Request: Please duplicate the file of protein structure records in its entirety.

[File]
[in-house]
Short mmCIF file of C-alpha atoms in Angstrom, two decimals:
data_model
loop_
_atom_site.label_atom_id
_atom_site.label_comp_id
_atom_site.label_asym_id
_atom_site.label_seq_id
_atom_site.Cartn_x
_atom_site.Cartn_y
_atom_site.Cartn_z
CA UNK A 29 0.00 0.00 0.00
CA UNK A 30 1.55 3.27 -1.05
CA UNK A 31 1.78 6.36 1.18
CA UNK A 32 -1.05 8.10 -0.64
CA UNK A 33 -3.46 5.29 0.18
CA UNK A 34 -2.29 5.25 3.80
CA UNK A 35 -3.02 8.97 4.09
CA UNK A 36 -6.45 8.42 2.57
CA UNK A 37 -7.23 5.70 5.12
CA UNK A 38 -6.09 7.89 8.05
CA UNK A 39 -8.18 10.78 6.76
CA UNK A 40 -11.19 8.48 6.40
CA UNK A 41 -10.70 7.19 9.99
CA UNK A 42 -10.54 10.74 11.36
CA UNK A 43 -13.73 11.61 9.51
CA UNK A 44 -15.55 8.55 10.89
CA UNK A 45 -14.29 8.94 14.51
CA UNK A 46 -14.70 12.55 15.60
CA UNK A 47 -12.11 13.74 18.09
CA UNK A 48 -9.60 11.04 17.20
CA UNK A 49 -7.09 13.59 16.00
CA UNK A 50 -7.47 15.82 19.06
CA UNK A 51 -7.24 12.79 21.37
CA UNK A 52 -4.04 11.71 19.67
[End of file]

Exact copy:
[in-house]
Short mmCIF file of C-alpha atoms in Angstrom, two decimals:
data_model
loop_
_atom_site.label_atom_id
_atom_site.label_comp_id
_atom_site.label_asym_id
_atom_site.label_seq_id
_atom_site.Cartn_x
_atom_site.Cartn_y
_atom_site.Cartn_z
CA UNK A 29 0.00 0.00 0.00
CA UNK A 30 1.55 3.27 -1.05
CA UNK A 31 1.78 6.36 1.18
CA UNK A 32 -1.05 8.10 -0.64
CA UNK A 33 -3.46 5.29 0.18
CA UNK A 34 -2.29 5.25 3.80
CA UNK A 35 -3.02 8.97 4.09
CA UNK A 36 -6.45 8.42 2.57
CA UNK A 37 -7.23 5.70 5.12
CA UNK A 38 -6.09 7.89 8.05
CA UNK A 39 -8.18 10.78 6.76
CA UNK A 40 -11.19 8.48 6.40
CA UNK A 41 -10.70 7.19 9.99
CA UNK A 42 -10.54 10.74 11.36
CA UNK A 43 -13.73 11.61 9.51
CA UNK A 44 -15.55 8.55 10.89
CA UNK A 45 -14.29 8.94 14.51
CA UNK A 46 -14.70 12.55 15.60
CA UNK A 47 -12.11 13.74 18.09
CA UNK A 48 -9.60 11.04 17.20
CA UNK A 49 -7.09 13.59 16.00
CA UNK A 50 -7.47 15.82 19.06
CA UNK A 51 -7.24 12.79 21.37
CA UNK A 52 -4.04 11.71 19.67